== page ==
Home > Learning, Life > Fascinating… a hole in the wall.

Fascinating… a hole in the wall.

October 3rd, 2006

One of Protein Wisdom’s guest bloggers, Dan Collins points to an interesting article on “minimally invasive education.” The introduction to the article explains the premise (a fascinating skinner box experiment).

An Indian physicist puts a PC with a high speed internet connection in a wall in the slums and watches what happens. Based on the results, he talks about issues of digital divide, computer education and kids, the dynamics of the third world getting online.

more below the fold.

So the children living in the slums in India can teach themselves basic computer skills. Even to the point of using Microsoft Paint, and playing games at Disney.com or using the character map in Microsoft Word to spell, “I love India.” Amazing, really, but not unfounded, letting kids go wild on computers is something Xerox PARC* did back in the early days of the computers, and some of that research lead to graphical interfaces that the slum children in India are taking advantage of in this experience. Another usage of the “minimally invasive” was with middle-school aged kids.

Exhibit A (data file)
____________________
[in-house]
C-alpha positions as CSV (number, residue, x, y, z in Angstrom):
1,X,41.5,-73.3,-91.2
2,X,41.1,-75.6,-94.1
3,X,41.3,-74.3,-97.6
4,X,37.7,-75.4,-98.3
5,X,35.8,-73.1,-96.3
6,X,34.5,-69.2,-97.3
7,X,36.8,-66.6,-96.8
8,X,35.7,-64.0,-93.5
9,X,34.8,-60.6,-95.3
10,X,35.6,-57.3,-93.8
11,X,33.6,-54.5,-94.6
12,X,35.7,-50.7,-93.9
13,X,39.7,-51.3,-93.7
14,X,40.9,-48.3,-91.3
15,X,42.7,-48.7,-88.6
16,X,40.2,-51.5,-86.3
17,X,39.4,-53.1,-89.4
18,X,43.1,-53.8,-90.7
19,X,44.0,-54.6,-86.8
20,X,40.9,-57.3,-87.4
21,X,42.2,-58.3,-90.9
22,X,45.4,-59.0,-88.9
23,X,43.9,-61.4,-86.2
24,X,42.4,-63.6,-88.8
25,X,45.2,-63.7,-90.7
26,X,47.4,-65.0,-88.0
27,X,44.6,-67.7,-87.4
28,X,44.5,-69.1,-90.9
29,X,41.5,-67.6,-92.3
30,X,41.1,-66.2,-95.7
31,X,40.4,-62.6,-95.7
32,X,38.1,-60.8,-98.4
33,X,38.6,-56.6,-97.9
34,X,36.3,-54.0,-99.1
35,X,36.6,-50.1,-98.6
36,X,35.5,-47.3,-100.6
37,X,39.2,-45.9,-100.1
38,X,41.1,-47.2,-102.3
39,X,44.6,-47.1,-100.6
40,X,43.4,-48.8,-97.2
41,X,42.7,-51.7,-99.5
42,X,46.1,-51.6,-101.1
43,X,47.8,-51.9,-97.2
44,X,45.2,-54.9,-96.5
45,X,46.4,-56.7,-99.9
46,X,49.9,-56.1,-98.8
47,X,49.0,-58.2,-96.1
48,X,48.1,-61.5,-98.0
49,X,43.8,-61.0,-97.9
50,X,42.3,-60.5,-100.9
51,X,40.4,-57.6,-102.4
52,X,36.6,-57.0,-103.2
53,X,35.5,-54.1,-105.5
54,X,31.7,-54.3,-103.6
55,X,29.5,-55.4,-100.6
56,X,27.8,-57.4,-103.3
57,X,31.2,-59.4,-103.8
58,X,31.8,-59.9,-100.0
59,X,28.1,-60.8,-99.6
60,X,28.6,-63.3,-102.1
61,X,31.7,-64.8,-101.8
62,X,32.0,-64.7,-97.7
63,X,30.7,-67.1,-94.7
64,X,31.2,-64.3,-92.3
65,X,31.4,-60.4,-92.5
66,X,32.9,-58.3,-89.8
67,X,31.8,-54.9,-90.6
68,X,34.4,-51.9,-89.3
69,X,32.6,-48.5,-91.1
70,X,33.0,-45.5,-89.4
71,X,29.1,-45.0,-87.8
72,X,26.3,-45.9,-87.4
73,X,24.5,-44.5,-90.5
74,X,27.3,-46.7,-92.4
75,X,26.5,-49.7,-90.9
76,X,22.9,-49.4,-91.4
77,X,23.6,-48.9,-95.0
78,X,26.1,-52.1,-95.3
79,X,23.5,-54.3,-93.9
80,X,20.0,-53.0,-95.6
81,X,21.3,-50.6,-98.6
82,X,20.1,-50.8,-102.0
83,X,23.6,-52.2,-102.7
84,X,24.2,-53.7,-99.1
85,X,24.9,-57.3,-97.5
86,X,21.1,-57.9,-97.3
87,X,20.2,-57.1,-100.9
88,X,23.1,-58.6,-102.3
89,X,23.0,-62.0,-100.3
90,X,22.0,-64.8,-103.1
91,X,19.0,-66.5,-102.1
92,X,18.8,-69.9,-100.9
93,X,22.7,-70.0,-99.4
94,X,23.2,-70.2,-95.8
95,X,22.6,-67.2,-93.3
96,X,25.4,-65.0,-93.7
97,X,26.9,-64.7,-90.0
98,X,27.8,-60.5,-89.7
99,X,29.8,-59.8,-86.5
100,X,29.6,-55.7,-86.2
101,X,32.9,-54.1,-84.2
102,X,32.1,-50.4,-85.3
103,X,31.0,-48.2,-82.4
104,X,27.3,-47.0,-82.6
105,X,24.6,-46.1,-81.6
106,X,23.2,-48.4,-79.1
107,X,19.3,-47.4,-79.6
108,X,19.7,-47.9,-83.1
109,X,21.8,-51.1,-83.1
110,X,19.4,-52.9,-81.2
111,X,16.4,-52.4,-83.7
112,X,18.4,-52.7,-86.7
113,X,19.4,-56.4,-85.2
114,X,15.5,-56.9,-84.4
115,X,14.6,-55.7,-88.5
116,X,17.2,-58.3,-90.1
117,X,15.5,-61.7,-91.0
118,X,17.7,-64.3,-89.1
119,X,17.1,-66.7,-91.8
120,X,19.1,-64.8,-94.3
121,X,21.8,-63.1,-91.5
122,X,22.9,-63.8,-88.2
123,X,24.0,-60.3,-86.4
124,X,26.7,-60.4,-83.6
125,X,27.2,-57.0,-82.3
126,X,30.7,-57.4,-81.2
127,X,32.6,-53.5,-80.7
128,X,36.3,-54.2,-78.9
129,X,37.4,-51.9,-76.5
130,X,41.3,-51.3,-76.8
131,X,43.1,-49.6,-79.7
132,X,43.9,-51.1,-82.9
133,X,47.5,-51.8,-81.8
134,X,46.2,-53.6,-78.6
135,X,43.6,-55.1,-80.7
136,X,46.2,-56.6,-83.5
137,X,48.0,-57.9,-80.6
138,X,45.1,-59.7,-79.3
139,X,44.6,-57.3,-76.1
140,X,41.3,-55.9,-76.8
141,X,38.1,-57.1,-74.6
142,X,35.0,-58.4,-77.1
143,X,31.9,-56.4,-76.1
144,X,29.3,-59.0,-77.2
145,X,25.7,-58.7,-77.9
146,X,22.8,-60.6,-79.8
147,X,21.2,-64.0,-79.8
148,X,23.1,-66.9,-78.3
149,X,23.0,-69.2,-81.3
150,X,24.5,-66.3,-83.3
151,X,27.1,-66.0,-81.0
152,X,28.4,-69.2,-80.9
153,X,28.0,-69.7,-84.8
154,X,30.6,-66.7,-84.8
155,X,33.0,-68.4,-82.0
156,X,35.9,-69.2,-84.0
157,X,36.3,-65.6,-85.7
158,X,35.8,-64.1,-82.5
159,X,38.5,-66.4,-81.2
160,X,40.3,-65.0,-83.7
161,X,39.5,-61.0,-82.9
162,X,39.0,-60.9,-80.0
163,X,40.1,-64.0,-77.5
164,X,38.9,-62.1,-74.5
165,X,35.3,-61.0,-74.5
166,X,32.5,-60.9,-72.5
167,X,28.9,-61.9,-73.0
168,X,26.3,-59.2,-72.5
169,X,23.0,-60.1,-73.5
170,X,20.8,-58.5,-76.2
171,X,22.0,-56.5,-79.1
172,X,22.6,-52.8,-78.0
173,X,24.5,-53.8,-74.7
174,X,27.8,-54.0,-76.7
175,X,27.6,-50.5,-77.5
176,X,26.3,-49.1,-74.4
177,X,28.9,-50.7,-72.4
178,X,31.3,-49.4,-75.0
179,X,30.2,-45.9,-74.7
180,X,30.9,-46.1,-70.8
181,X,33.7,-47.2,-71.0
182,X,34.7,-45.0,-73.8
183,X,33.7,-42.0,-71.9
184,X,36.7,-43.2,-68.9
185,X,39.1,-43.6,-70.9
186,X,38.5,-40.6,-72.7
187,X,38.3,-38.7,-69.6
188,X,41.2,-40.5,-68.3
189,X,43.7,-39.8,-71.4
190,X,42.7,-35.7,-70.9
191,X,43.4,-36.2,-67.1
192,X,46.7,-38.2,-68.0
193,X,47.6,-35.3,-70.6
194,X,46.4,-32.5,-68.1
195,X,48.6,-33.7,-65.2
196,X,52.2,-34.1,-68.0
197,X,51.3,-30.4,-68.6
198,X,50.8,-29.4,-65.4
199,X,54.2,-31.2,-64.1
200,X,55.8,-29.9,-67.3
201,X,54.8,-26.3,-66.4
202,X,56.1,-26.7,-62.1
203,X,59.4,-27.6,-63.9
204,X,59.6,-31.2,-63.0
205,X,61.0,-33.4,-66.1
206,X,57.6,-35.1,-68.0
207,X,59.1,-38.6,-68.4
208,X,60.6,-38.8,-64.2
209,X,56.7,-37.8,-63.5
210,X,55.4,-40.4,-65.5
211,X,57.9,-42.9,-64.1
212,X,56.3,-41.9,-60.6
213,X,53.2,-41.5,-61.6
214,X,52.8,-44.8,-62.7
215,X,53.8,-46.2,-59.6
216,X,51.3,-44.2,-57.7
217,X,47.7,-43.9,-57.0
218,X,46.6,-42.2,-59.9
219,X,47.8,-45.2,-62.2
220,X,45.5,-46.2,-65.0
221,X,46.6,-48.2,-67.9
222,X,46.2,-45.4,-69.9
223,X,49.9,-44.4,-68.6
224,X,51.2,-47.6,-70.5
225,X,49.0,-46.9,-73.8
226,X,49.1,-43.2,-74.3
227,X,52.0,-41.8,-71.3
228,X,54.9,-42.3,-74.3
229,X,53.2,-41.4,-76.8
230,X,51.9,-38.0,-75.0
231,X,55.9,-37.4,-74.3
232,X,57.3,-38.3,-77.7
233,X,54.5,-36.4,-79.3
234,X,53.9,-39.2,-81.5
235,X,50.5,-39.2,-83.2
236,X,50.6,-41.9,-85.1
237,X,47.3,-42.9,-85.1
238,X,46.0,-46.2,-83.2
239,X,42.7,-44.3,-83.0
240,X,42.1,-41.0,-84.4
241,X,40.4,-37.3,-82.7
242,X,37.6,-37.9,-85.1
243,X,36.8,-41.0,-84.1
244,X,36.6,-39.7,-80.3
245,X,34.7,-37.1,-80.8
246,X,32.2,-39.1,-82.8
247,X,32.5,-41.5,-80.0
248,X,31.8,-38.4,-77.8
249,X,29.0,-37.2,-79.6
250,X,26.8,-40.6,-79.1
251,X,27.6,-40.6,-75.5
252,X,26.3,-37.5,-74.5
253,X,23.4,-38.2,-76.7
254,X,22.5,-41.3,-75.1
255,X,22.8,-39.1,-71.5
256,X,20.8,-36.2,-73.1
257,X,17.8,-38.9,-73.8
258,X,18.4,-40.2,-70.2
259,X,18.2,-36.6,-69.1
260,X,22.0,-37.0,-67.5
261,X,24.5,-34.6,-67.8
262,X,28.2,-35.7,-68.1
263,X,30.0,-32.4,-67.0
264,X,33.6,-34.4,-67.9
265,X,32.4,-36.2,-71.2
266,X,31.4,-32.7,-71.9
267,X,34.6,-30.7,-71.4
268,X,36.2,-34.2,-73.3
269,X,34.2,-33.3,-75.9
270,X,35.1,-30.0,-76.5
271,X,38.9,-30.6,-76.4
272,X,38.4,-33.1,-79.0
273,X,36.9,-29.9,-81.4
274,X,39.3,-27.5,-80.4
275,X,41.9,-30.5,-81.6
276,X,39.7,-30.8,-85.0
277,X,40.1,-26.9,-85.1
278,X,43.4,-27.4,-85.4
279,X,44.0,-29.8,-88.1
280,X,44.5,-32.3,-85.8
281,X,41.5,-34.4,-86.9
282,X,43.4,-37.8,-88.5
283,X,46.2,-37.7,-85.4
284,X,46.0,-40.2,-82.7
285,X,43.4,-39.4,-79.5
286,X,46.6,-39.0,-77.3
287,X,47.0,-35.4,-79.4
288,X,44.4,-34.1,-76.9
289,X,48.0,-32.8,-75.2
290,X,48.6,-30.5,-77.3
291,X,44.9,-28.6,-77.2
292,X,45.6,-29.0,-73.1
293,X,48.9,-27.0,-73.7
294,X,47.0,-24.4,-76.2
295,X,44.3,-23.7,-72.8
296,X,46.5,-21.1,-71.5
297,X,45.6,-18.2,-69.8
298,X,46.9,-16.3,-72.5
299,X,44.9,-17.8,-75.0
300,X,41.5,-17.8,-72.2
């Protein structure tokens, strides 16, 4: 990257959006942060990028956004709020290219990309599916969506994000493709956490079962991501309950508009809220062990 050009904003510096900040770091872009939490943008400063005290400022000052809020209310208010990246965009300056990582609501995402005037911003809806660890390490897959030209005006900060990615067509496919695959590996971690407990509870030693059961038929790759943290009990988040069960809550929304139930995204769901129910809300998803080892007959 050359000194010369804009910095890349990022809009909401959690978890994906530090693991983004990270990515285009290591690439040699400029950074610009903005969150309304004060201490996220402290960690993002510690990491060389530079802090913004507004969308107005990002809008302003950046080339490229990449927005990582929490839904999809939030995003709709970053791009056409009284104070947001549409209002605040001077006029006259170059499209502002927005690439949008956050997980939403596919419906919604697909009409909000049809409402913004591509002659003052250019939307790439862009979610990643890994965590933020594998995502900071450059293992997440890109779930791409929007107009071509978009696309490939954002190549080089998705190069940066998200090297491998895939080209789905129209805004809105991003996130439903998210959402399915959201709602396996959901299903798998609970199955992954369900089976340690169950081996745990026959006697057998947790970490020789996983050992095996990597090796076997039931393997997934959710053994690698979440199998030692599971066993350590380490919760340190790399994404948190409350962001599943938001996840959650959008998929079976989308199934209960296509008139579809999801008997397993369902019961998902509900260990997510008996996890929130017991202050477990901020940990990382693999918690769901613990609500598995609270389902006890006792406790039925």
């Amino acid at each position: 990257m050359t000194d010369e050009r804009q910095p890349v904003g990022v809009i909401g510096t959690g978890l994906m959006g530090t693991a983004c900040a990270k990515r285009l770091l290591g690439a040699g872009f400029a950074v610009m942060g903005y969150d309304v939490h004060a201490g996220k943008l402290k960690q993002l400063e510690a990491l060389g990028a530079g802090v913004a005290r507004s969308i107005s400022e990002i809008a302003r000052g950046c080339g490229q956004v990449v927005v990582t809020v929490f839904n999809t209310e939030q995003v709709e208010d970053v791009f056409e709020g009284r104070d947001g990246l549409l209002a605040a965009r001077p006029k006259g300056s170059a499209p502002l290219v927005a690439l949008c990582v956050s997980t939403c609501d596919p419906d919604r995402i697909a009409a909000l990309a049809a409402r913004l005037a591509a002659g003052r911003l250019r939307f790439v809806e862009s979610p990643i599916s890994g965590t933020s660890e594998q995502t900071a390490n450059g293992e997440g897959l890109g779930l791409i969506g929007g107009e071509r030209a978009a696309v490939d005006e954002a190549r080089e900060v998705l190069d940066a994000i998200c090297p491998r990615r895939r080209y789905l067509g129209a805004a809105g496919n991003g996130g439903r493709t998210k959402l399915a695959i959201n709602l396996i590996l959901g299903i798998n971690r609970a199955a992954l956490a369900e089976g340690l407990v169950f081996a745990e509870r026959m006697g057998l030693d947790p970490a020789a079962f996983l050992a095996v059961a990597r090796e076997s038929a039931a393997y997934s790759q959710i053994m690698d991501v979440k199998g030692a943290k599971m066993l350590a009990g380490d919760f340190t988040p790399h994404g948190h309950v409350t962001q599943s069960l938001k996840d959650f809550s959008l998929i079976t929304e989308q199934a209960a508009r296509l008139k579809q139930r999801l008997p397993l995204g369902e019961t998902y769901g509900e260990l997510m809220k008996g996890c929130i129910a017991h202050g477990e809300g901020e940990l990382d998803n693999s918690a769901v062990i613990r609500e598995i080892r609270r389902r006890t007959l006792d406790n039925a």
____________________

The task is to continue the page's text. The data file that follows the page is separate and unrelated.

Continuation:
Well, I tried another experiment. I went to a middle-class school and chose some ninth graders, two girls and two boys. I called their physics teacher in and asked him, “What are you going to teach these children next year at this time?” He mentioned viscosity. I asked him to write down five possible exam questions on the subject. I then took the four children and said, “Look here guys. I have a little problem for you.” They read the questions and said they didn’t understand them, it was Greek to them. So I said, “Here’s a terminal. I’ll give you two hours to find the answers.”

Then I did my usual thing: I closed the door and went off somewhere else.

They answered all five questions in two hours. The physics teacher checked the answers, and they were correct. That, of itself, doesn’t mean much. But I said to him, “Talk to the children and find out if they really learned something about this subject.” So he spent half an hour talking to them. He came out and said, “They don’t know everything about this subject or everything I would teach them. But they do know one hell of a lot about it. And they know a couple of things about it I didn’t know.”

Fascinating, but not surprising, the concept in the whole inner-tubes thing is that by design searching and linking can help to create knowledge. The idea that given two hours and a series of questions designed to be tested at the end of next year, shows that functionally literate kids can direct their own learning given a set of goals. Just a cool article to read, except when it came to this part:

Q: You say that only the children used the computer, not adults. What does this mean for adult education?

A: I’m not even going to suggest that we use this [technique] for adults. The only reaction we got from adults was, “What on earth is this for? Why is there no one here to teach us something? How are we ever going to use this?” I contend that by the time we are 16, we are taught to want teachers, taught that we cannot learn anything without teachers.